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Wartime and the Blitz

The Blitz - 14th November 1940

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Kaga simpson
Peacehaven, East Sussex
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406 of 410  Wed 20th Nov 2019 8:49am  
Member: Joined Sep 2014  Total posts:3749

A miss is as good as a mile the saying goes, but I wonder. as you head south out of Shilton railway station the train crossed a small valley on a large embankment, a huge bomb struck the base of the embankment luckily not damaging the rail, had it have done so many troop trains guns, tanks etc would have rolled down that embankment causing one of the biggest disasters of the war, just a few inches more would have done it, I and my brother stood on the edge of the crater less than eight hours after it struck, no photo's, not in print anywhere, just memories, part of the war that got lost in time.
Wartime and the Blitz - The Blitz - 14th November 1940
Midland Red
Cherwell
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407 of 410  Wed 18th Mar 2020 3:40pm  
Moderator: Joined Jan 2010  Total posts:5646

Interesting series of photos by George Rodger here, all purported to be in Coventry - some have appeared before on the forum
Wartime and the Blitz - The Blitz - 14th November 1940
mcsporran
Coventry & Cebu
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408 of 410  Thu 19th Mar 2020 1:50am  
Member: Joined Oct 2013  Total posts:458

Of those images labelled as London, the one of mangled bus stops is obviously Coventry.
Wartime and the Blitz - The Blitz - 14th November 1940
Kaga simpson
Peacehaven, East Sussex
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409 of 410  Sun 5th Apr 2020 11:03am  
Member: Joined Sep 2014  Total posts:3749

J B Shelton. A Night in Little Park Street. The way I saw it. The last horse coaches in Coventry were about 1877, and Shelton was born about that time. He grew up in a class system, a time of tradition and roots, and spiritual upbringing, and everyone knew their place in the system. He gained education and wealth, and he bought an old coaching house, with stables and outhouses. He started a haulage business and prospered, became a voice in the city, and council. But his coach house was right in the heart of the city, a cluster of 19th century buildings mainly of wood beams, wooden stairs cupboards and stables, hay barns etc. Close to was a cardboard factory, part of his business. The area was a virtual tinder box, just waiting for one spark. Late 1930s he was an old man for those days, most of his business and horses now gone, but a big noise in the city. Then came war, a ring of 14 or so huge guns were thrown around the city - deafening, the earth trembled when all in action, and this man had a number of horses in this shattering mind-blowing powder keg, despite government leaflets warning people of the painful distress of animals, and to board them out or cull them. Hundreds of people in the city did so, heartbreaking. We had many raids, the noise you cannot imagine. Debris rang down on the stables, one can imagine the terrified horses, but still he kept the horses in the city. The blitz came, and the spark hit this powder keg, and all hell let loose. Because he was so high in city dealings, they gave him a medal. Still the old boy network, and you people cannot picture it. Two or three days after the blitz, Coventry heard about these horses dying - many pet owners wanted to know why, farmers were incensed.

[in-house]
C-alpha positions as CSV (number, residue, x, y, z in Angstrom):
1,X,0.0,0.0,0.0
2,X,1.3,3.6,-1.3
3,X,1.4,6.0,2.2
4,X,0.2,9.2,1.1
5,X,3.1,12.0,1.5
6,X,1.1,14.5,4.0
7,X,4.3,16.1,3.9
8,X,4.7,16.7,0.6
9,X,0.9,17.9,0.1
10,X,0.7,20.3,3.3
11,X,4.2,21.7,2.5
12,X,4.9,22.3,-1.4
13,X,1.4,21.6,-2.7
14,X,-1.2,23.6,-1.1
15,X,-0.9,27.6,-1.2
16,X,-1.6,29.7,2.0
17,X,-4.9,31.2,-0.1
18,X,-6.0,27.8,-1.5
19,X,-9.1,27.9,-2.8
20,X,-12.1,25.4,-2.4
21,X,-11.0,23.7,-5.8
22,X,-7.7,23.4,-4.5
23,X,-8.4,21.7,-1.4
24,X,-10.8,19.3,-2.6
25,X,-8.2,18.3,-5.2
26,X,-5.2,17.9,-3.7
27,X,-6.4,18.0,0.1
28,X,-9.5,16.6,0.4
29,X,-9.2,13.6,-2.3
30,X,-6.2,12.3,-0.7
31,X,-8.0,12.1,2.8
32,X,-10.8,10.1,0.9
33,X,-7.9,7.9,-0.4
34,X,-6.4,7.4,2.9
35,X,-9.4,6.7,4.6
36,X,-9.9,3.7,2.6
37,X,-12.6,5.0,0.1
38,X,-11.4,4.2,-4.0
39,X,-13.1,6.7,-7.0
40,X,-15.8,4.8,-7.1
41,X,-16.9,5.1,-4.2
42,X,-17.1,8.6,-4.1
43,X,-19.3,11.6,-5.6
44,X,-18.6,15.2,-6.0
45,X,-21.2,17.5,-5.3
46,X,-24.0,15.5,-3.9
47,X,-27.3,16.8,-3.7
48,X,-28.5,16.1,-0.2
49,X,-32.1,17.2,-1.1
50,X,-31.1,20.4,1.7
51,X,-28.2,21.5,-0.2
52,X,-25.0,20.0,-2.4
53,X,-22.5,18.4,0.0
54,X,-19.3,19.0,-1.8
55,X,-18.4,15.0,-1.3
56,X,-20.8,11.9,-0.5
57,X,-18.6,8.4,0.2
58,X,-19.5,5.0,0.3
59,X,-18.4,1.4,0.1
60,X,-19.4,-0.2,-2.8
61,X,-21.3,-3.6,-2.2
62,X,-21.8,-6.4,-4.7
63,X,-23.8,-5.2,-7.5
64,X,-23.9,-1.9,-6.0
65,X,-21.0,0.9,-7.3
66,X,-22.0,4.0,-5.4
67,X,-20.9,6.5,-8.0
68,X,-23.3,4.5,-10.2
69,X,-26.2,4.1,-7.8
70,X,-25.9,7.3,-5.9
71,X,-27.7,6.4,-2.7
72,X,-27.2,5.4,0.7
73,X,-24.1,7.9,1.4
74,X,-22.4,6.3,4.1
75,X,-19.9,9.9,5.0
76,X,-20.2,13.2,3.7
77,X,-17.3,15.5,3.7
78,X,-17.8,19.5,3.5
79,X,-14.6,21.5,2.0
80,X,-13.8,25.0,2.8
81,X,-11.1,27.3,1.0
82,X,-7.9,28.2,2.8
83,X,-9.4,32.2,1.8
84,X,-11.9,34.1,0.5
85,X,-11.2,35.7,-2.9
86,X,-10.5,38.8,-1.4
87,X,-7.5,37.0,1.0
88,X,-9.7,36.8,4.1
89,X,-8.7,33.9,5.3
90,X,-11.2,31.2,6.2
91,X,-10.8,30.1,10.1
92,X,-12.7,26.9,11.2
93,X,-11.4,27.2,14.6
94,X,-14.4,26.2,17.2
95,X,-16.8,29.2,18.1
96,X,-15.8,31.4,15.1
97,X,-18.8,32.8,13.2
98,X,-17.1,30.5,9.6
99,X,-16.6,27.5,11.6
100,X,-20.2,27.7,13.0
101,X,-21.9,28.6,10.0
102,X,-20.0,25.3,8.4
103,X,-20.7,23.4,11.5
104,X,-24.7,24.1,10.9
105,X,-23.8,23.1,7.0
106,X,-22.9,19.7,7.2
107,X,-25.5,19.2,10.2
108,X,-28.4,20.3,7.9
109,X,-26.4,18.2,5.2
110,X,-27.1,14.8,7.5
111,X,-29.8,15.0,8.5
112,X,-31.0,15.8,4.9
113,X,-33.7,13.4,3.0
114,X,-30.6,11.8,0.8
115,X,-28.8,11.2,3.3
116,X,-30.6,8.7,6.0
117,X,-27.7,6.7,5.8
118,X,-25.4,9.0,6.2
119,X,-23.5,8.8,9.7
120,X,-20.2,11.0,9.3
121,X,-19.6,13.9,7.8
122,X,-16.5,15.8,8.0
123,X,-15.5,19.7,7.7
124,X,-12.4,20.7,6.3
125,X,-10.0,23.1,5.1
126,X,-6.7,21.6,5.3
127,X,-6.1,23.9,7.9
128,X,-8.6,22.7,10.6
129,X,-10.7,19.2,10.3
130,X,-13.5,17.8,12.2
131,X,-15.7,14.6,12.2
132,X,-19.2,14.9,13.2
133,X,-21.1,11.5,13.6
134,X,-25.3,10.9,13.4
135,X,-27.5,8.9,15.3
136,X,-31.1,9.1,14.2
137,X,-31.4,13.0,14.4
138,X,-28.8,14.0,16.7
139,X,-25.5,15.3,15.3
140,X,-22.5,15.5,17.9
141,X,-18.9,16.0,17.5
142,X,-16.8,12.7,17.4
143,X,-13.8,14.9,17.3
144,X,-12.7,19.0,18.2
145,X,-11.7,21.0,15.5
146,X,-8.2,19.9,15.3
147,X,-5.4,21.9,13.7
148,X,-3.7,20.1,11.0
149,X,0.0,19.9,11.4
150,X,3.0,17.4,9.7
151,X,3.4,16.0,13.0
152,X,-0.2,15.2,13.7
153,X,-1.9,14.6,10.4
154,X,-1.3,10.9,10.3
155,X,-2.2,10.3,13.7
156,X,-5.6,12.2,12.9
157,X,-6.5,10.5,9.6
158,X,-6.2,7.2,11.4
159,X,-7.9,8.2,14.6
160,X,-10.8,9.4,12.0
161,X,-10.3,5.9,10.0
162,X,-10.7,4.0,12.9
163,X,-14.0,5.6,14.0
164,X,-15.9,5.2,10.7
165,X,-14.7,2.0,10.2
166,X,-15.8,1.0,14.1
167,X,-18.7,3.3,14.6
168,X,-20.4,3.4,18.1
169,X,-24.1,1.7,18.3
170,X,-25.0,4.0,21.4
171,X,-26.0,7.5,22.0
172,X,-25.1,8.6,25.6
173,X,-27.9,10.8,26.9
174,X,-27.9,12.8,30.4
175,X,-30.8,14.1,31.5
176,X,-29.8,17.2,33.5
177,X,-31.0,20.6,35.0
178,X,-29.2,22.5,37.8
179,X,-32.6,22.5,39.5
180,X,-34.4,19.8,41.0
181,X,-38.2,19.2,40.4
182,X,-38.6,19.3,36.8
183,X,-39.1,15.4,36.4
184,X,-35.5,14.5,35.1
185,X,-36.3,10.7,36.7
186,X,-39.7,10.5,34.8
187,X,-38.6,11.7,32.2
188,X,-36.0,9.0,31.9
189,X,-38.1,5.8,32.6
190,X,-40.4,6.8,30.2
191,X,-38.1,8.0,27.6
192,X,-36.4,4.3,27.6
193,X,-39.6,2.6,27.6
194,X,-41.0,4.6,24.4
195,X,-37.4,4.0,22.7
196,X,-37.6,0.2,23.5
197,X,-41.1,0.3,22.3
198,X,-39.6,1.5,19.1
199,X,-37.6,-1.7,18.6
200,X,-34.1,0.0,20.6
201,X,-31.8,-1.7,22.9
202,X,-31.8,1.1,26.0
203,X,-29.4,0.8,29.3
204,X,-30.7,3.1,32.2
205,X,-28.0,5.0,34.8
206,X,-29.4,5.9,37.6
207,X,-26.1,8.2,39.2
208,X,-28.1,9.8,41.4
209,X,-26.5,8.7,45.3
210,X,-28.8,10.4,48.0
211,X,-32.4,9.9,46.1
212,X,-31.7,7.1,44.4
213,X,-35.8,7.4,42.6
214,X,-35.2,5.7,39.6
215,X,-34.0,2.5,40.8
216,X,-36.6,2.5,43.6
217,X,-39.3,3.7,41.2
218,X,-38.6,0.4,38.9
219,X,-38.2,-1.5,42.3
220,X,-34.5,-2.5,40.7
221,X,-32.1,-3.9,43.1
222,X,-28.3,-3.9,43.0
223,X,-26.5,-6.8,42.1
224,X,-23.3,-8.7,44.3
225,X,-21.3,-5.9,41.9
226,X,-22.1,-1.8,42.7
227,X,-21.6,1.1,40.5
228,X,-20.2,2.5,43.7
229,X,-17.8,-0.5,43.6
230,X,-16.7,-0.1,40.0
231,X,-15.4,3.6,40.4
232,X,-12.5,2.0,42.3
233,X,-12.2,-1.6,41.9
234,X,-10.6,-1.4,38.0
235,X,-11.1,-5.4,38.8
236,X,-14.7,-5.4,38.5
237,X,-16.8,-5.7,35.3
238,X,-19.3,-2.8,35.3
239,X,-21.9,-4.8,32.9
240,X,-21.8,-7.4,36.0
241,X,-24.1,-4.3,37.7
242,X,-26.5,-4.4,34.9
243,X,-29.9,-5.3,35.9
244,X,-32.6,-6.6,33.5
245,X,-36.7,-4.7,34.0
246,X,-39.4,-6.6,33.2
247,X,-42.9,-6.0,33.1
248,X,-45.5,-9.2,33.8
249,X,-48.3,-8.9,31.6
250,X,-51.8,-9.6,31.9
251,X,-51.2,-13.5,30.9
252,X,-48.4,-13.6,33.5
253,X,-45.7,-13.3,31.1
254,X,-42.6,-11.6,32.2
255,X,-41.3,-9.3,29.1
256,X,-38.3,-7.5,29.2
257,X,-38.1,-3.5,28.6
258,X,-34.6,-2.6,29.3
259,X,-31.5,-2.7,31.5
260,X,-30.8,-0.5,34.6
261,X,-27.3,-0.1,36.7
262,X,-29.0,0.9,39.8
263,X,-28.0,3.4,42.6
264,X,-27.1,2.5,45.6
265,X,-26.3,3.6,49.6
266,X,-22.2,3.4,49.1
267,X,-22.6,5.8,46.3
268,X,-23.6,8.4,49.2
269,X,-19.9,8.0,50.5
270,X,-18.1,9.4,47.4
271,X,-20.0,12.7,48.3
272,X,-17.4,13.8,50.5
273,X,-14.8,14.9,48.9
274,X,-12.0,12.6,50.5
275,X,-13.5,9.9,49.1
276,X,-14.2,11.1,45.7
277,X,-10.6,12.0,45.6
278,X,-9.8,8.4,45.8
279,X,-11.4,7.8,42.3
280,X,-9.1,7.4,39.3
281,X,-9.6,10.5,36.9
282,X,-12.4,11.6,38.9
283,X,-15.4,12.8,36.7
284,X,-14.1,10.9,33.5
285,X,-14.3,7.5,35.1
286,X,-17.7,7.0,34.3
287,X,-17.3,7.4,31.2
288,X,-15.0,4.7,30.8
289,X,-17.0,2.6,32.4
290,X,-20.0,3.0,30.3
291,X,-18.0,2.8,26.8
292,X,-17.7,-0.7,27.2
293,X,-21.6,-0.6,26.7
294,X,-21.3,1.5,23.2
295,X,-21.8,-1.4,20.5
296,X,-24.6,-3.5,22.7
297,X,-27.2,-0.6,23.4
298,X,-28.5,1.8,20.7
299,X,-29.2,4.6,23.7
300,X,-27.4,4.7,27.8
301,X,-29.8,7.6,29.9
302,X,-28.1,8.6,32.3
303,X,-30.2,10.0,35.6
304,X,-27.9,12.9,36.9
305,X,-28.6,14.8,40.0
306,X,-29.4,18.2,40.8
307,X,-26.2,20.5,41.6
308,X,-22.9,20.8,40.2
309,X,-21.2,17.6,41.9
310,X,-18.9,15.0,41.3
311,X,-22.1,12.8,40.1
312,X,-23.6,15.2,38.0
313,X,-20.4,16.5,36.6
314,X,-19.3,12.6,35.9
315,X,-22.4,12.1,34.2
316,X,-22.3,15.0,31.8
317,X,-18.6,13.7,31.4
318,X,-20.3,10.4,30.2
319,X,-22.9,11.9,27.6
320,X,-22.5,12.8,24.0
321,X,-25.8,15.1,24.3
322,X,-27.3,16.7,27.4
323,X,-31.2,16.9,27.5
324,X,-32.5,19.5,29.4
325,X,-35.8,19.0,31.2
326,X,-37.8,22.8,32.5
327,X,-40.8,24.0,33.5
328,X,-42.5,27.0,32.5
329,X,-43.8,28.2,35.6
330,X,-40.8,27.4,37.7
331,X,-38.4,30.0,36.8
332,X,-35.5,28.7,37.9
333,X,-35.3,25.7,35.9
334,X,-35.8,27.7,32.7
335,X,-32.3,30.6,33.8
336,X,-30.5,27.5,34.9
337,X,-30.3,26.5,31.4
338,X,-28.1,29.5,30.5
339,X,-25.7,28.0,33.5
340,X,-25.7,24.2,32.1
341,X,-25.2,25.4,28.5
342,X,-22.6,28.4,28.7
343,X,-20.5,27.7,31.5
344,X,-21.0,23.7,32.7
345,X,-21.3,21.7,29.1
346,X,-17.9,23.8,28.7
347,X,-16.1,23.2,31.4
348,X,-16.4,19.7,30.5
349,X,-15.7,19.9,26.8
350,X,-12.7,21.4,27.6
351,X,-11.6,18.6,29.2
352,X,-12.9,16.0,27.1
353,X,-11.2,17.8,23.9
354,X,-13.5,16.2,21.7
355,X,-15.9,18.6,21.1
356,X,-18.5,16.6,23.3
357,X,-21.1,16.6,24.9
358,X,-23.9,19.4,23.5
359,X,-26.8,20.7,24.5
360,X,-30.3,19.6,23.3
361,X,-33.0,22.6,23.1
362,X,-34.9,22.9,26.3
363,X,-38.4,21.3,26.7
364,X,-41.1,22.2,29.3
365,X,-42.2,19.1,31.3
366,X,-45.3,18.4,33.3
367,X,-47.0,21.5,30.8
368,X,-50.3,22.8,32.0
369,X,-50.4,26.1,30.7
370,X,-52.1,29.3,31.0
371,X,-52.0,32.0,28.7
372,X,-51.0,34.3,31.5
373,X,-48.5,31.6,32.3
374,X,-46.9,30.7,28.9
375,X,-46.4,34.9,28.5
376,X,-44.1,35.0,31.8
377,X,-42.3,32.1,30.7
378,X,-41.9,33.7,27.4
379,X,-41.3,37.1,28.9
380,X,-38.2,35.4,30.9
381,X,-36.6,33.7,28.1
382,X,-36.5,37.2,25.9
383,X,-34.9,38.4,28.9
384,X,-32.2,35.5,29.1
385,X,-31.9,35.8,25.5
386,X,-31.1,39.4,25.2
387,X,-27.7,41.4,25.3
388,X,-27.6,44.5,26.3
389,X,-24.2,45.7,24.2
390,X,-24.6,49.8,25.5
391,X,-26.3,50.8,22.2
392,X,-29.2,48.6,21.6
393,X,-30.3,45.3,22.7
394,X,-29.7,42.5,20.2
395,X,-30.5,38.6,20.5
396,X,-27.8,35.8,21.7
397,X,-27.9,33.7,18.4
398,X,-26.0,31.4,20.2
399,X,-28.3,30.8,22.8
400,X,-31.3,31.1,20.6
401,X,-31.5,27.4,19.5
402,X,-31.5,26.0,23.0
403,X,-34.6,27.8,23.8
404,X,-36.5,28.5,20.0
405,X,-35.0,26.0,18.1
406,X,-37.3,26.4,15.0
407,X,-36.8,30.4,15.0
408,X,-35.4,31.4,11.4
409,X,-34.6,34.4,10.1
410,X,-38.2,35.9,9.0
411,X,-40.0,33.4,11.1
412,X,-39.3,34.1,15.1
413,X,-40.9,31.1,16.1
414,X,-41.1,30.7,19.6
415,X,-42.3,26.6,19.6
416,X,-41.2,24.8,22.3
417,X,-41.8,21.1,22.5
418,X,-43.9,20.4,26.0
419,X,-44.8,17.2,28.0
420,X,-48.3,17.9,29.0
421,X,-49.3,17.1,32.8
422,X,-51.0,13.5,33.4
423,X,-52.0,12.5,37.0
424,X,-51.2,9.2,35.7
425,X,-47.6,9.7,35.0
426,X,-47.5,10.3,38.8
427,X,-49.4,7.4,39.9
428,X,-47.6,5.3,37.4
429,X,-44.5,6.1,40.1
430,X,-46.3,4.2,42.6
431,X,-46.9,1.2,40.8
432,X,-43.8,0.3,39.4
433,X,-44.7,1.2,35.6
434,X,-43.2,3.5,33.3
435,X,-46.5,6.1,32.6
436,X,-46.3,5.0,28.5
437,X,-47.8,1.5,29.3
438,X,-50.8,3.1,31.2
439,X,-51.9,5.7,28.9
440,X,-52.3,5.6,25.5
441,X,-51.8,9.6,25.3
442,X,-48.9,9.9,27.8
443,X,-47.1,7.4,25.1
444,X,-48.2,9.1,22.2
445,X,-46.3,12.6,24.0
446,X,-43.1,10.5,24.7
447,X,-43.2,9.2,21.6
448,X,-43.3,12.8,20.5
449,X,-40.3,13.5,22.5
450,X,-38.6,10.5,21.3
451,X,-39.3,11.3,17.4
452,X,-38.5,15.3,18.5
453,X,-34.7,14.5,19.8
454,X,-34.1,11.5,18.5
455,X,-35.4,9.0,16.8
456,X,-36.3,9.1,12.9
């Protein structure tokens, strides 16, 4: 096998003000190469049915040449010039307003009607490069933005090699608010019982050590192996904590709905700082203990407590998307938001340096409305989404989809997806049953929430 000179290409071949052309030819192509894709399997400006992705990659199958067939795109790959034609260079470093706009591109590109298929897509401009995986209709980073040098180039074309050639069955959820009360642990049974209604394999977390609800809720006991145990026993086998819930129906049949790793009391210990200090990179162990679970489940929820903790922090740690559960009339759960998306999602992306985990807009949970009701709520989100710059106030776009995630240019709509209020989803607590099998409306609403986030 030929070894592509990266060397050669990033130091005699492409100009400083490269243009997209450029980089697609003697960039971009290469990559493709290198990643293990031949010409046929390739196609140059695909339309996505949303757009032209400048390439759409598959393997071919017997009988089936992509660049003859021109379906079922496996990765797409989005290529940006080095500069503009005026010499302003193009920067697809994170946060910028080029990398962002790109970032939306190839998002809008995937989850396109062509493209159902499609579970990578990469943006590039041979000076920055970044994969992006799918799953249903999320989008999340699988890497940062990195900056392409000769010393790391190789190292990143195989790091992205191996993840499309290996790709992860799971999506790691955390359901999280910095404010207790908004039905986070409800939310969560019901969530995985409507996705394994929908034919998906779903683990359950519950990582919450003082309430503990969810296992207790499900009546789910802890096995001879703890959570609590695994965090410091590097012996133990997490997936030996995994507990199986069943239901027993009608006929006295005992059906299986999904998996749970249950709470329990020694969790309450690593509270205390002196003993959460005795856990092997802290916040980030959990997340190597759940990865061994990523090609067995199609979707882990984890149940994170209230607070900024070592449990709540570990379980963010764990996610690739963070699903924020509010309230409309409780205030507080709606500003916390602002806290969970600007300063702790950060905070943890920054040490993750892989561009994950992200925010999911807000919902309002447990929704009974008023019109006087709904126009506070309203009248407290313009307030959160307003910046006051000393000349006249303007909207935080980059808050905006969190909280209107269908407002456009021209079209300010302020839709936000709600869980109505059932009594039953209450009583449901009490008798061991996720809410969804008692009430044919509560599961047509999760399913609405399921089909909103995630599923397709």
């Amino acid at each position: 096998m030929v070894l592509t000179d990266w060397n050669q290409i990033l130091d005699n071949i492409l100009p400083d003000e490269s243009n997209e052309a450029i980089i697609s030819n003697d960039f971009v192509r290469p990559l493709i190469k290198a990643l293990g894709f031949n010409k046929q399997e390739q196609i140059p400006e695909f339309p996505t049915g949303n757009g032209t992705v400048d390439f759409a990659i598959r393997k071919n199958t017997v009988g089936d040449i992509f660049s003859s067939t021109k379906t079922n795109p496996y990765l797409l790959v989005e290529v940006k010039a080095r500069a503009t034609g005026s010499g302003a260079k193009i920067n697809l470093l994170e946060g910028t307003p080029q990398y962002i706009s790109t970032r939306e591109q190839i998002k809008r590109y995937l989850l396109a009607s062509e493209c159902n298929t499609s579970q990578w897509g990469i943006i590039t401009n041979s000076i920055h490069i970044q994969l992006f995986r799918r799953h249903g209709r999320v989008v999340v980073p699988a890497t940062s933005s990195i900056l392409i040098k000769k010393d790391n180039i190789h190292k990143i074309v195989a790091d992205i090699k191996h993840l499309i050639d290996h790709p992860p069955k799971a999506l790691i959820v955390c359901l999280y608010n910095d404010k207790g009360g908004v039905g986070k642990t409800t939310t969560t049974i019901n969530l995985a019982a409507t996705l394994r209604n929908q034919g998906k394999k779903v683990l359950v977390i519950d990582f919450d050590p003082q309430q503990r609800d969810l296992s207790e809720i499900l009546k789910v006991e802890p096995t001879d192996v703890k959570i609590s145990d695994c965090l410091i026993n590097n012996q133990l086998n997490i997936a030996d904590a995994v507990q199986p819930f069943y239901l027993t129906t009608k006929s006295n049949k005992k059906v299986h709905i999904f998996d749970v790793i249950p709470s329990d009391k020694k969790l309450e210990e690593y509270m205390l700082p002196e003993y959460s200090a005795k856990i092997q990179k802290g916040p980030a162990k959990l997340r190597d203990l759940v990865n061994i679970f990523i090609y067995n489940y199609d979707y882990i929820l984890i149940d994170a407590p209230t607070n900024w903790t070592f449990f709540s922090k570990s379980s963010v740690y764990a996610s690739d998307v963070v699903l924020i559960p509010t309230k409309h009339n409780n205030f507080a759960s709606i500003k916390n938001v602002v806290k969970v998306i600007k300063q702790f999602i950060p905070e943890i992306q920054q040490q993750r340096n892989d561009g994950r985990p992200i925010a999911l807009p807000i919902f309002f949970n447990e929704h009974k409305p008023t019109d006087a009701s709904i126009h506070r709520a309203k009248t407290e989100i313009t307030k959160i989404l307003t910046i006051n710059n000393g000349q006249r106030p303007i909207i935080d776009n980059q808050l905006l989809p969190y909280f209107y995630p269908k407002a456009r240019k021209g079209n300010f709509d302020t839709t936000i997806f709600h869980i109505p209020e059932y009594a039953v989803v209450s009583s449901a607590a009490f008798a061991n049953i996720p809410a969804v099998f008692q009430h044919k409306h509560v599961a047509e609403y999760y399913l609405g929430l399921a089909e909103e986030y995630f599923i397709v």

Wartime and the Blitz - The Blitz - 14th November 1940
Kaga simpson
Peacehaven, East Sussex
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410 of 410  Fri 9th Oct 2020 9:19am  
Member: Joined Sep 2014  Total posts:3749

The Coventry City Fire Brigade was an all male affair until the war, then they employed the first of three young women - that made a difference to the talk. Quite soon the phones went dead, and we could only reach the crews with young boy messengers. One boy, son of Bill Kimberley, station officer, who had been killed in the raid, was not told till next morning but he kept taking messages. Just below Owen Owen’s, firemen fighting a fire near Sylvester's jewellers, a bomb blew glass all over them, then the building collapsed - six or seven trapped and killed. The rest of the crew were called to the Gaumont cinema - a bomb backstage killed 2-3 people, blowing arms and legs off. Taking people to the hospital, a bomb dropped in front of them on the tram lines, overhead cables came down on the ambulances, and rails came up - punctures galore, so they worked on foot. Walking through Coventry today, is there anything to remind us of these gallant men?
Wartime and the Blitz - The Blitz - 14th November 1940

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